One more reason why Pompeo is not like Kissinger is that the latter did not have political ambitions for elected office. While Pompeo as secretary of state stayed largely away from US domestic politics, his relations with the president (the two frequently meet over lunch at the White House) remained strong despite a video that resurfaced last month in which, in March 2016, he called Trump as “authoritarian” as Obama. Pompeo appeases Trump not only to preserve influence in the administration but also to advance his own ambitions to run for the US Senate’s Kansas seat—or for president after Trump leaves the White House.

Senate majority leader Mitch McConnell (R-Kentucky) is reportedly lobbying Pompeo to run for the Kansas seat to secure the Republican majority next year. Last July, Pompeo also showed keen interest in a presidential run after Trump’s term ends: “America has given me an awful lot. And if I thought I could do a good turn, there’s nothing I wouldn’t consider doing for America.” So far, he has served in the military, Congress, and the executive branch; he is clearly predisposed to reach a higher office later in his career. Pompeo has until next June’s filling deadline to decide whether to run for the Kansas seat; his decision will largely depend on Trump’s chances in garnering a second term.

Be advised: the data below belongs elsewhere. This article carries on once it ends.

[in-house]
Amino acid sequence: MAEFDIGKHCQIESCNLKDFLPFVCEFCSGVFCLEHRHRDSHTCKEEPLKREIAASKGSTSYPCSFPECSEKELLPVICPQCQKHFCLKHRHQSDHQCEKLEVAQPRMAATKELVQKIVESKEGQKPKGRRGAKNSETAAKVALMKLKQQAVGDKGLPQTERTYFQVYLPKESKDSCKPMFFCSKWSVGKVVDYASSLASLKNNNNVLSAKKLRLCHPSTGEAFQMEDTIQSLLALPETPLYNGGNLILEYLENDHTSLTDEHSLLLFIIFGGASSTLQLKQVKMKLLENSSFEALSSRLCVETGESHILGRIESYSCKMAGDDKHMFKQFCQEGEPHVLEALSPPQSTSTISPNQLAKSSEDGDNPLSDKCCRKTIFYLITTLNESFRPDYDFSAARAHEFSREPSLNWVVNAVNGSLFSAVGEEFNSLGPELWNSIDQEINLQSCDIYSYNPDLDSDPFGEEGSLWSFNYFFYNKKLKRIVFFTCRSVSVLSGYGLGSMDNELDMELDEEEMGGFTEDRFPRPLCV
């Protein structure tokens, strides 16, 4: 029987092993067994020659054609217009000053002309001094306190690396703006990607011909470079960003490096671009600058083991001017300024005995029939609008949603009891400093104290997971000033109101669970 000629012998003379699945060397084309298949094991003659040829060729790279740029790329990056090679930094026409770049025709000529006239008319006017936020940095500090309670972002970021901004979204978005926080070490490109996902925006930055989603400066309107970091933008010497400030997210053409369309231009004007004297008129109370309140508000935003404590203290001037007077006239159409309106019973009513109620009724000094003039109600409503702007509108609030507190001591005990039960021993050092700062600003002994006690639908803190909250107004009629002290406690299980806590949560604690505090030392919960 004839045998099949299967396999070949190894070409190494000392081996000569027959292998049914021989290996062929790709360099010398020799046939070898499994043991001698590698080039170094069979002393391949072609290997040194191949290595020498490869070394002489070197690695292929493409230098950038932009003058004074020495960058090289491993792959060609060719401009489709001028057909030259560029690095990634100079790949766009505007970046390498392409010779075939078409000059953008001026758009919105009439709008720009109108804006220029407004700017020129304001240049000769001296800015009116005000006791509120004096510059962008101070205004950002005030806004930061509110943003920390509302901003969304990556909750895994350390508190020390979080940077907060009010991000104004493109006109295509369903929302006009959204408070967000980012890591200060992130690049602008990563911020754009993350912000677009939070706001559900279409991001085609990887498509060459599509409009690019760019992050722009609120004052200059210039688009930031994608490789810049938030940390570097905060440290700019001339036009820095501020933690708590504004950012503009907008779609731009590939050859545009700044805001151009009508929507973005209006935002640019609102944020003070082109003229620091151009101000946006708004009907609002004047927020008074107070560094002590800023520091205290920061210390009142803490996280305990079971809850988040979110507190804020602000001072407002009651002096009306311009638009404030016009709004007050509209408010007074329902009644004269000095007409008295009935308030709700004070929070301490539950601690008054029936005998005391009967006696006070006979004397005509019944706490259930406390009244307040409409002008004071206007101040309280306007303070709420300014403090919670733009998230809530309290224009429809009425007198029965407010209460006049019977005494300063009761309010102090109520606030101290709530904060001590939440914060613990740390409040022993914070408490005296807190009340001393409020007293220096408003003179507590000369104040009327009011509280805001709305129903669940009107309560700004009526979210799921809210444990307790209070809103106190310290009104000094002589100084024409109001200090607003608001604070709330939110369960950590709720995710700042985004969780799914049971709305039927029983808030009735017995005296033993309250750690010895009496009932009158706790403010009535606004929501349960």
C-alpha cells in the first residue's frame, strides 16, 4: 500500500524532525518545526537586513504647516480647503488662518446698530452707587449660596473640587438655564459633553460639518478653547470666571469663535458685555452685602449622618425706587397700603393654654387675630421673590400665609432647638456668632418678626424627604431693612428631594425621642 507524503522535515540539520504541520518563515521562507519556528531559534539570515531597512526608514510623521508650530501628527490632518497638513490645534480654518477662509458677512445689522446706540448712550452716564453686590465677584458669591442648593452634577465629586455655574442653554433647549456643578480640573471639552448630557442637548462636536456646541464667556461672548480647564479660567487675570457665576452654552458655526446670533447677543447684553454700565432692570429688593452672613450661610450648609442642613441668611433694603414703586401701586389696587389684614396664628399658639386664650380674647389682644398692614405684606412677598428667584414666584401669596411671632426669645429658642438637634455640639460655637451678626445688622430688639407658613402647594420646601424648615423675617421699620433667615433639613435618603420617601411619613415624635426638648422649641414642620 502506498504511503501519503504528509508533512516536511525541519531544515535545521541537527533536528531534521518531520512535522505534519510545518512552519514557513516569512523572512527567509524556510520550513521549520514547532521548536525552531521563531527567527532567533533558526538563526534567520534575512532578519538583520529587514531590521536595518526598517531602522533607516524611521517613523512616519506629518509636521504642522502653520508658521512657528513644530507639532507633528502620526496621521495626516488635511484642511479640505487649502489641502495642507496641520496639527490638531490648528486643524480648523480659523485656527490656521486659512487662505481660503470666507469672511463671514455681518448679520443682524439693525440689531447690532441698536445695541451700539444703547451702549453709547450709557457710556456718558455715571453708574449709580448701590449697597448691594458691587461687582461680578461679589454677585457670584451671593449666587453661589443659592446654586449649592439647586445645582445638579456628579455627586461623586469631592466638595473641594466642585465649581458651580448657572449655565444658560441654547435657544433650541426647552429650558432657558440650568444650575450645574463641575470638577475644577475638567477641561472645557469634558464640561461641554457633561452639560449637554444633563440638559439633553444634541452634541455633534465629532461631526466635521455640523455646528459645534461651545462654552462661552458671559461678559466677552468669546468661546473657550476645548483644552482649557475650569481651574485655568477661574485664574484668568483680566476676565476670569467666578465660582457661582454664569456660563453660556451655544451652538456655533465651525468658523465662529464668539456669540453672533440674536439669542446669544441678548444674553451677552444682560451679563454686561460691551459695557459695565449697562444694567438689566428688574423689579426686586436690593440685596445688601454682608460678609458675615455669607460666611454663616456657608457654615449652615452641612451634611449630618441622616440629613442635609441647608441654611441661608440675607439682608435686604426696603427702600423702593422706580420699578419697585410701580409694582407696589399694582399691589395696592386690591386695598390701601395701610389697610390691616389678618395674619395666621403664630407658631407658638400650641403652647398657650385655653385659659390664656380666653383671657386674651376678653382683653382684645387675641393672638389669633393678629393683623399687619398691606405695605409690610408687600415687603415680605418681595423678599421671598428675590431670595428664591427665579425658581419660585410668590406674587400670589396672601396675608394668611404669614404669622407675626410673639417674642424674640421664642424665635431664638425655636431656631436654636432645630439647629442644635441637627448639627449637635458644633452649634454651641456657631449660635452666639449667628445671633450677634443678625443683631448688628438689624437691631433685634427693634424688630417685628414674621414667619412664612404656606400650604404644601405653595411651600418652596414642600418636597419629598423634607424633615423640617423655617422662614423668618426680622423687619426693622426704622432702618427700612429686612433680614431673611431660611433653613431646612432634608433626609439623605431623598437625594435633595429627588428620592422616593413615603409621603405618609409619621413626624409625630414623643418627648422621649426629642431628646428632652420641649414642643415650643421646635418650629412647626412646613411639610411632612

Increasing US media focus on Pompeo’s influence might backfire with a president who rarely likes to share the limelight with his advisors